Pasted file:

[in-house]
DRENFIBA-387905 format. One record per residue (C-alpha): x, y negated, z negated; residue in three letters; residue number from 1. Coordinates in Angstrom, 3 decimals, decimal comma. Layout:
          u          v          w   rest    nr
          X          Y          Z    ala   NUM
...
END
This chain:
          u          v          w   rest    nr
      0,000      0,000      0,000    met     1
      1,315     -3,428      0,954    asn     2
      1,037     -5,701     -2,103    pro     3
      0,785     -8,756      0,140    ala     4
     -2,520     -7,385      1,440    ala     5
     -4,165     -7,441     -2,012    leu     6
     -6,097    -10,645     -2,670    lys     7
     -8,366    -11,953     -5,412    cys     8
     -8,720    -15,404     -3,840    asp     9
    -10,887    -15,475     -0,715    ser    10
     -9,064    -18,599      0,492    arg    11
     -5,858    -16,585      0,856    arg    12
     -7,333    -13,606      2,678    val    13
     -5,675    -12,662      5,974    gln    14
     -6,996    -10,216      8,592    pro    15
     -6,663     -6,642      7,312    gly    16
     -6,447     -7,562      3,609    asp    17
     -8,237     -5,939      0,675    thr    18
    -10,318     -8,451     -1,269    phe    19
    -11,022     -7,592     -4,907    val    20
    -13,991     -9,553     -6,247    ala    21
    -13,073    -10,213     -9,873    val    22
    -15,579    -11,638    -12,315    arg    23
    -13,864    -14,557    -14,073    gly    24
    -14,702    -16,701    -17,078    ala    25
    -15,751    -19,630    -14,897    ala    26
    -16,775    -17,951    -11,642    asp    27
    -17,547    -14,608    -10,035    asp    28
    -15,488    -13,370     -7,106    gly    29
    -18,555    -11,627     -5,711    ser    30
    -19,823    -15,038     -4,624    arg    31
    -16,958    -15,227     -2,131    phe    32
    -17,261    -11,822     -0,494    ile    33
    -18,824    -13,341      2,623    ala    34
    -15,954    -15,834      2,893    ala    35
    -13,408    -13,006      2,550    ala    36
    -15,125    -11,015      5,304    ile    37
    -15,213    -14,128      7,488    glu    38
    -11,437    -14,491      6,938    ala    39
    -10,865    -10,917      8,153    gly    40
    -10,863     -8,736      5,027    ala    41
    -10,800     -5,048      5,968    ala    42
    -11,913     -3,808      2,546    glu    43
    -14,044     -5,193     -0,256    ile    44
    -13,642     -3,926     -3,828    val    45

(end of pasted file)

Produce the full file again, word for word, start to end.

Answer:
[in-house]
DRENFIBA-387905 format. One record per residue (C-alpha): x, y negated, z negated; residue in three letters; residue number from 1. Coordinates in Angstrom, 3 decimals, decimal comma. Layout:
          u          v          w   rest    nr
          X          Y          Z    ala   NUM
...
END
This chain:
          u          v          w   rest    nr
      0,000      0,000      0,000    met     1
      1,315     -3,428      0,954    asn     2
      1,037     -5,701     -2,103    pro     3
      0,785     -8,756      0,140    ala     4
     -2,520     -7,385      1,440    ala     5
     -4,165     -7,441     -2,012    leu     6
     -6,097    -10,645     -2,670    lys     7
     -8,366    -11,953     -5,412    cys     8
     -8,720    -15,404     -3,840    asp     9
    -10,887    -15,475     -0,715    ser    10
     -9,064    -18,599      0,492    arg    11
     -5,858    -16,585      0,856    arg    12
     -7,333    -13,606      2,678    val    13
     -5,675    -12,662      5,974    gln    14
     -6,996    -10,216      8,592    pro    15
     -6,663     -6,642      7,312    gly    16
     -6,447     -7,562      3,609    asp    17
     -8,237     -5,939      0,675    thr    18
    -10,318     -8,451     -1,269    phe    19
    -11,022     -7,592     -4,907    val    20
    -13,991     -9,553     -6,247    ala    21
    -13,073    -10,213     -9,873    val    22
    -15,579    -11,638    -12,315    arg    23
    -13,864    -14,557    -14,073    gly    24
    -14,702    -16,701    -17,078    ala    25
    -15,751    -19,630    -14,897    ala    26
    -16,775    -17,951    -11,642    asp    27
    -17,547    -14,608    -10,035    asp    28
    -15,488    -13,370     -7,106    gly    29
    -18,555    -11,627     -5,711    ser    30
    -19,823    -15,038     -4,624    arg    31
    -16,958    -15,227     -2,131    phe    32
    -17,261    -11,822     -0,494    ile    33
    -18,824    -13,341      2,623    ala    34
    -15,954    -15,834      2,893    ala    35
    -13,408    -13,006      2,550    ala    36
    -15,125    -11,015      5,304    ile    37
    -15,213    -14,128      7,488    glu    38
    -11,437    -14,491      6,938    ala    39
    -10,865    -10,917      8,153    gly    40
    -10,863     -8,736      5,027    ala    41
    -10,800     -5,048      5,968    ala    42
    -11,913     -3,808      2,546    glu    43
    -14,044     -5,193     -0,256    ile    44
    -13,642     -3,926     -3,828    val    45